Date of Conferral







Stephanie Gaddy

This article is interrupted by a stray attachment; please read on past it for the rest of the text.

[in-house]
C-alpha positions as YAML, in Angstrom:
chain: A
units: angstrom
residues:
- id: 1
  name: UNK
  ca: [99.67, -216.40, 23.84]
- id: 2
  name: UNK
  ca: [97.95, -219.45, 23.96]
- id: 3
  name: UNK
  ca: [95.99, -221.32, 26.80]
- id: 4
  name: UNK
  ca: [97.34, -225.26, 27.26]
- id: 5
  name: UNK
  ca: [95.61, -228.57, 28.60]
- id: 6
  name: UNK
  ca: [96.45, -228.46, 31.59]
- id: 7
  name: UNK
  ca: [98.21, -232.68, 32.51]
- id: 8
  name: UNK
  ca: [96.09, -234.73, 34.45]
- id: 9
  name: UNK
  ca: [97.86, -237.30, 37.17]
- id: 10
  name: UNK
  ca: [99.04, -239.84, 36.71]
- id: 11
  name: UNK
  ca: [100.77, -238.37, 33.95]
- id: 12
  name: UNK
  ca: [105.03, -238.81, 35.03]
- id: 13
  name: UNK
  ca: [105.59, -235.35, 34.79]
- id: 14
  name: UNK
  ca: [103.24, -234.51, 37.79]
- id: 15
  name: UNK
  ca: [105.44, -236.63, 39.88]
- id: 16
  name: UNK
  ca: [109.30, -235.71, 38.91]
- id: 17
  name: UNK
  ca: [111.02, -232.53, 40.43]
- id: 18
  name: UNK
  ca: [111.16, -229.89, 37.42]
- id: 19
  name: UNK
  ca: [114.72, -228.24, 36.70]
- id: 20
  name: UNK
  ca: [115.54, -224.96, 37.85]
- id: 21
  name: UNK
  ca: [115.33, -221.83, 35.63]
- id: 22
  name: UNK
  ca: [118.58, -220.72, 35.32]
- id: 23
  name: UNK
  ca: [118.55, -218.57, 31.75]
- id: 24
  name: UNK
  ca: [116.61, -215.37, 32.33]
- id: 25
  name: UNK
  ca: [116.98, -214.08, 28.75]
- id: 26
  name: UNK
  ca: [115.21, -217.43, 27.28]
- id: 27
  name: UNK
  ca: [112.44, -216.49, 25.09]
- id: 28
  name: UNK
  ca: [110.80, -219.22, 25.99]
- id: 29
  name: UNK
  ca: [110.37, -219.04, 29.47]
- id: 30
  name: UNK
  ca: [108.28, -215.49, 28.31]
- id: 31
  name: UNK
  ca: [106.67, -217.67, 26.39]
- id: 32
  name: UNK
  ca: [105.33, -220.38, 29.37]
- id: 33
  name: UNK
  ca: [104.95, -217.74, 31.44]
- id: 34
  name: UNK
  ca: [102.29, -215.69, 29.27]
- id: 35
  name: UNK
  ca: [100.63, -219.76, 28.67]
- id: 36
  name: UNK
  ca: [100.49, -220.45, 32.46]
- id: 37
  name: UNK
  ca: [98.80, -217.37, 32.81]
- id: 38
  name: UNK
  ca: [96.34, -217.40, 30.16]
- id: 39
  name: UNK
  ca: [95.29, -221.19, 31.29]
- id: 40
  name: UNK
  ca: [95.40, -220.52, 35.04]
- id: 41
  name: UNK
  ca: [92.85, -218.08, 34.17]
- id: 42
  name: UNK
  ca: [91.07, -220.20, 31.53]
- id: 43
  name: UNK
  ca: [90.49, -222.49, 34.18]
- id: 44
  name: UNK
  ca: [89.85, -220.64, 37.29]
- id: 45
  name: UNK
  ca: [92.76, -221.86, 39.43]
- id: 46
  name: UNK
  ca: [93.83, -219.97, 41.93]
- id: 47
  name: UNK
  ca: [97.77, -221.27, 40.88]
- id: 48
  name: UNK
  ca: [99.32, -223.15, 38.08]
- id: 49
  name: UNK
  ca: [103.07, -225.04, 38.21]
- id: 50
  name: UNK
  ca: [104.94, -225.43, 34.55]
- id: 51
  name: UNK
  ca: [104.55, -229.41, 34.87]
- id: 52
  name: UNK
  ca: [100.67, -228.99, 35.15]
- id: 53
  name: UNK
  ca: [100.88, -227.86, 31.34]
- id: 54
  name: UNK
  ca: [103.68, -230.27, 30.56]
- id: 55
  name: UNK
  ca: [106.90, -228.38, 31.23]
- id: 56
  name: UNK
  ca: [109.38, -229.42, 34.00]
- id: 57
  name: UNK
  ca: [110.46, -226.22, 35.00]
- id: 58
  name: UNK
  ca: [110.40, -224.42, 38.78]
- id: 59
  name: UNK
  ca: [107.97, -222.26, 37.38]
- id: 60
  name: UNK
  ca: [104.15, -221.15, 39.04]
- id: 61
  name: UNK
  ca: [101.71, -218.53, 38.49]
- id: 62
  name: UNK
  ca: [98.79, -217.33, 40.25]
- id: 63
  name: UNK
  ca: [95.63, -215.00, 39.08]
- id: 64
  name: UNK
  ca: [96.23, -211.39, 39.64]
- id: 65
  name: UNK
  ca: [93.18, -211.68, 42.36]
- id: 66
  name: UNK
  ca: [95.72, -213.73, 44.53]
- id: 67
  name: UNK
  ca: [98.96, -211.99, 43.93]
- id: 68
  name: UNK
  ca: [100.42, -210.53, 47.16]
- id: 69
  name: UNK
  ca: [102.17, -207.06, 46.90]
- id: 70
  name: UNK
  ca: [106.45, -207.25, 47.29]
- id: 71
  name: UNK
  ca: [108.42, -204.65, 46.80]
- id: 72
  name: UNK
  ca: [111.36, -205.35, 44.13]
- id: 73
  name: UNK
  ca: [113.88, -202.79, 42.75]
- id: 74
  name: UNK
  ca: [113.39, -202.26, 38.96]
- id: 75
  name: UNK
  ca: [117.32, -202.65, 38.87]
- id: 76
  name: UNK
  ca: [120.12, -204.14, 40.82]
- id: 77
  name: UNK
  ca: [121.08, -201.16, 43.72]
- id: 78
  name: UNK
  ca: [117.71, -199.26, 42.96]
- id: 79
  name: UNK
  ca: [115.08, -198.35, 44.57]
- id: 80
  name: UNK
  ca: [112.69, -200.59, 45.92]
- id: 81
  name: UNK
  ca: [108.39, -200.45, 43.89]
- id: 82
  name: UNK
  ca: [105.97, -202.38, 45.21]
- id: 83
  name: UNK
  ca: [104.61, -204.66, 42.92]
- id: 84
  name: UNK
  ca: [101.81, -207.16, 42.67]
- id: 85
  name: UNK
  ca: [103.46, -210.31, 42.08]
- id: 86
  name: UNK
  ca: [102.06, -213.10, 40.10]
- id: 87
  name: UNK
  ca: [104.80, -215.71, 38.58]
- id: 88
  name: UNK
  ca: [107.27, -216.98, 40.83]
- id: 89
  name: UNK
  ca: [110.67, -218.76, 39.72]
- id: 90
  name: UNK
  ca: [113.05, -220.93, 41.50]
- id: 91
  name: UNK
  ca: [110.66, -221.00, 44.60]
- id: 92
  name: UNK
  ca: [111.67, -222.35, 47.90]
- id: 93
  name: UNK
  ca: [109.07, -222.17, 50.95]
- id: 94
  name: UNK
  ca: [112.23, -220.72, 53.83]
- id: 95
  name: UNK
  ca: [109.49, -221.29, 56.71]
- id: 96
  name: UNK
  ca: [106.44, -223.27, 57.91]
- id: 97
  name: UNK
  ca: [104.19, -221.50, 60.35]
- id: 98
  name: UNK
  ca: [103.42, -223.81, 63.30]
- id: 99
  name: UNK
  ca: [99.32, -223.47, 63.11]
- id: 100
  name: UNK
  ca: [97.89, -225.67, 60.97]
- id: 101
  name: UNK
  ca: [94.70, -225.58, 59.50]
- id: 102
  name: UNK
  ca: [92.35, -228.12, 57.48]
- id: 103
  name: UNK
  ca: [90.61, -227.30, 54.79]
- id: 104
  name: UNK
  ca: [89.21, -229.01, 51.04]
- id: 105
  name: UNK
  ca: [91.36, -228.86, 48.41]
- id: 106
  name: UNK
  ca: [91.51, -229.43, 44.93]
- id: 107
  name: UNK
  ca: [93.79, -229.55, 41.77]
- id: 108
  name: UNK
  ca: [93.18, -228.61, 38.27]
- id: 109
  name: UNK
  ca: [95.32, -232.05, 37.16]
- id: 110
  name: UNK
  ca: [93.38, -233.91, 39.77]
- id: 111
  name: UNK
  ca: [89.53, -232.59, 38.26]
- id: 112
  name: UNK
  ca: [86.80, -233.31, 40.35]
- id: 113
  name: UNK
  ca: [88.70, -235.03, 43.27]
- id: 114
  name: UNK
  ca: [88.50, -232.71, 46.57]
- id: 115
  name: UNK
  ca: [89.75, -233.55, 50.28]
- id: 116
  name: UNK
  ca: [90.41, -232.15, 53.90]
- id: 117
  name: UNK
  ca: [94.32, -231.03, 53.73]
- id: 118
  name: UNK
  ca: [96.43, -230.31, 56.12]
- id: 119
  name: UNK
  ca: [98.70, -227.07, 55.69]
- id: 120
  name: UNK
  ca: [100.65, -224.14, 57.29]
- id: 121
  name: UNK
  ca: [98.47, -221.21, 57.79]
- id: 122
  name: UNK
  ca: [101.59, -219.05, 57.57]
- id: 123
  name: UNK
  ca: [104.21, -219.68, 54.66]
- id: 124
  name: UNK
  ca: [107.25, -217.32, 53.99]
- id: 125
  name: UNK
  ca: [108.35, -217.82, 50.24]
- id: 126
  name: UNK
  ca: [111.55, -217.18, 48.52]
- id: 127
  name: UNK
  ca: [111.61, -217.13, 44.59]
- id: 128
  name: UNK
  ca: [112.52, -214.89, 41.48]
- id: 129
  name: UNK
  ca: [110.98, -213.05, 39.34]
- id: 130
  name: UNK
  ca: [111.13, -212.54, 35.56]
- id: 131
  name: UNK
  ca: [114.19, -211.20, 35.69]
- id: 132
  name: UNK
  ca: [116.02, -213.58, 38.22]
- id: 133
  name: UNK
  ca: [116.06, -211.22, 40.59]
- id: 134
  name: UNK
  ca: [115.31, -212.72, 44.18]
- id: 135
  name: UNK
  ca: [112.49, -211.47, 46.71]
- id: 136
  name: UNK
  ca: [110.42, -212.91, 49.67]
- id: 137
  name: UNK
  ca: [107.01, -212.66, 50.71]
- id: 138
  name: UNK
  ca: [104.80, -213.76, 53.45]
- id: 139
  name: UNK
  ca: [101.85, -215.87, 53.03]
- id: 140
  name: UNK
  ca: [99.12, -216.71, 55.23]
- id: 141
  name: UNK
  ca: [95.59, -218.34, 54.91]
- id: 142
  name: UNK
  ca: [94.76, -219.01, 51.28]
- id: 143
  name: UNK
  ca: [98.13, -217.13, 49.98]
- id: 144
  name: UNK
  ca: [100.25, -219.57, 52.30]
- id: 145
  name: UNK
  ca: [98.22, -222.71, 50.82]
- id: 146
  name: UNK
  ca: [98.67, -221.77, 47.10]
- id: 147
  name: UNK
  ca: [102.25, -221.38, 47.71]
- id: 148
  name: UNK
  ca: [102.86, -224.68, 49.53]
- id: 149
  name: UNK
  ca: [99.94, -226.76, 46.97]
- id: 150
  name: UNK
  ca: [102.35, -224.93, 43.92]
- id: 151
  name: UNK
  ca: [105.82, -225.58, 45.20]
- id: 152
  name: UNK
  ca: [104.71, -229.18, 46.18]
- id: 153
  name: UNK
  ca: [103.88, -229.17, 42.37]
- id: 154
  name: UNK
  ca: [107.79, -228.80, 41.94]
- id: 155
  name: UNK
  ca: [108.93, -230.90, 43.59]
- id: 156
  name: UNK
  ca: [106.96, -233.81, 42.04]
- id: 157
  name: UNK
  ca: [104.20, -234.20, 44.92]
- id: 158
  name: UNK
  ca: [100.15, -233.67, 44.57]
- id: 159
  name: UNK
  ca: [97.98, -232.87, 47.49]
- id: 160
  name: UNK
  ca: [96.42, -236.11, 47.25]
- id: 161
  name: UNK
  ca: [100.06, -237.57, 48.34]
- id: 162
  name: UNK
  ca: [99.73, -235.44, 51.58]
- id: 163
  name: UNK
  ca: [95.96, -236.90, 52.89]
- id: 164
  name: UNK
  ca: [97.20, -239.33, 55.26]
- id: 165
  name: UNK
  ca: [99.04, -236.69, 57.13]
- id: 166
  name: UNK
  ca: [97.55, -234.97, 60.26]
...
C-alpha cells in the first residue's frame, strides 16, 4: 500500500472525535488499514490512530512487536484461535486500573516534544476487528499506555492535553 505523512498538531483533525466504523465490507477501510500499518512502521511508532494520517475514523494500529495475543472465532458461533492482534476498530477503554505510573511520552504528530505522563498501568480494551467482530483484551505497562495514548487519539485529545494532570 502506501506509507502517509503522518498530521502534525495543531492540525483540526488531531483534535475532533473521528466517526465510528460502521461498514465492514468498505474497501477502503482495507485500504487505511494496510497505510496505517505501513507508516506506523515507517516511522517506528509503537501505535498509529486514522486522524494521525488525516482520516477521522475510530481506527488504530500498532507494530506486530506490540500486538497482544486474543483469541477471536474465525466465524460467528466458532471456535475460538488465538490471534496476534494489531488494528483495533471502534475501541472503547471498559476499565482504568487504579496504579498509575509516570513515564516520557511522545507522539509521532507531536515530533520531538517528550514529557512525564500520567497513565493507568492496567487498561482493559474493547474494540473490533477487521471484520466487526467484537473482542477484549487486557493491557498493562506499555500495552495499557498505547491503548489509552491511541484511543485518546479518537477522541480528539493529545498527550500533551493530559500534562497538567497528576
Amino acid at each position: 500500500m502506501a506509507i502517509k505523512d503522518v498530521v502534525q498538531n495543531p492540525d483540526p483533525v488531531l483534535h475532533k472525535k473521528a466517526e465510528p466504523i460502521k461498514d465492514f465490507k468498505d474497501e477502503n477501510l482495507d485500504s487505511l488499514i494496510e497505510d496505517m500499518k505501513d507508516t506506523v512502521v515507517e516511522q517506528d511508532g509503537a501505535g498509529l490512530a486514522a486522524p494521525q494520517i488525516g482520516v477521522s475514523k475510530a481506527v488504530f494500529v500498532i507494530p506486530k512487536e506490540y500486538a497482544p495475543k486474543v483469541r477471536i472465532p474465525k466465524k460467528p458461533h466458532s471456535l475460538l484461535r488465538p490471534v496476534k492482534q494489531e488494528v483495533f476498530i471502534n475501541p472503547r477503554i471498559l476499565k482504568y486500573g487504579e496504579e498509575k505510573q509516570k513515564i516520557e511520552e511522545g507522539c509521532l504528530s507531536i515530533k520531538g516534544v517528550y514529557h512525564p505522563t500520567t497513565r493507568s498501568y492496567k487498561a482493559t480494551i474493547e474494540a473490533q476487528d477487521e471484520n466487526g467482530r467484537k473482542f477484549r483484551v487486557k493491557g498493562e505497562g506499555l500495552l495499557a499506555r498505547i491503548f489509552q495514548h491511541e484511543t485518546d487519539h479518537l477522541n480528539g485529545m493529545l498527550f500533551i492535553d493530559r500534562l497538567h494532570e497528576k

Students with attention deficit hyperactivity disorder (ADHD) often exhibit problem behaviors in the classroom. Some of these students present challenges for teachers in general classrooms that impact not only the students’ own learning, but also the learning of other students. Thus, the purpose of this qualitative, transcendental phenomenological research study was to expand knowledge about the experiences of special education teachers who teach students identified with ADHD. The conceptual framework was based on Dewey’s constructivist worldview and van Manen’s phenomenology of practice. The research questions explored beliefs and experiences of special educators with students identified with ADHD in inclusive classrooms. Little research is currently available that details the experiences of special education teachers who work with students with ADHD in inclusive classroom settings. To address this deficit in the literature, this study involved the collection of information about special educators’ beliefs and experiences regarding teaching students with ADHD in inclusive classrooms in kindergarten through Grade 5. Eight elementary school special educators participated in semistructured phone interviews. The resulting data were hand-coded and analyzed using a modified van Kaam method of data analysis. The key findings were that participants identified positive teacher–student relationship and structured classrooms as beneficial for students with ADHD. A major recommendation was training for both special and general education teachers. This study may provide useful insights about teaching students with ADHD, thereby leading to implementation of programs and resources for teaching and learning of students with disabilities.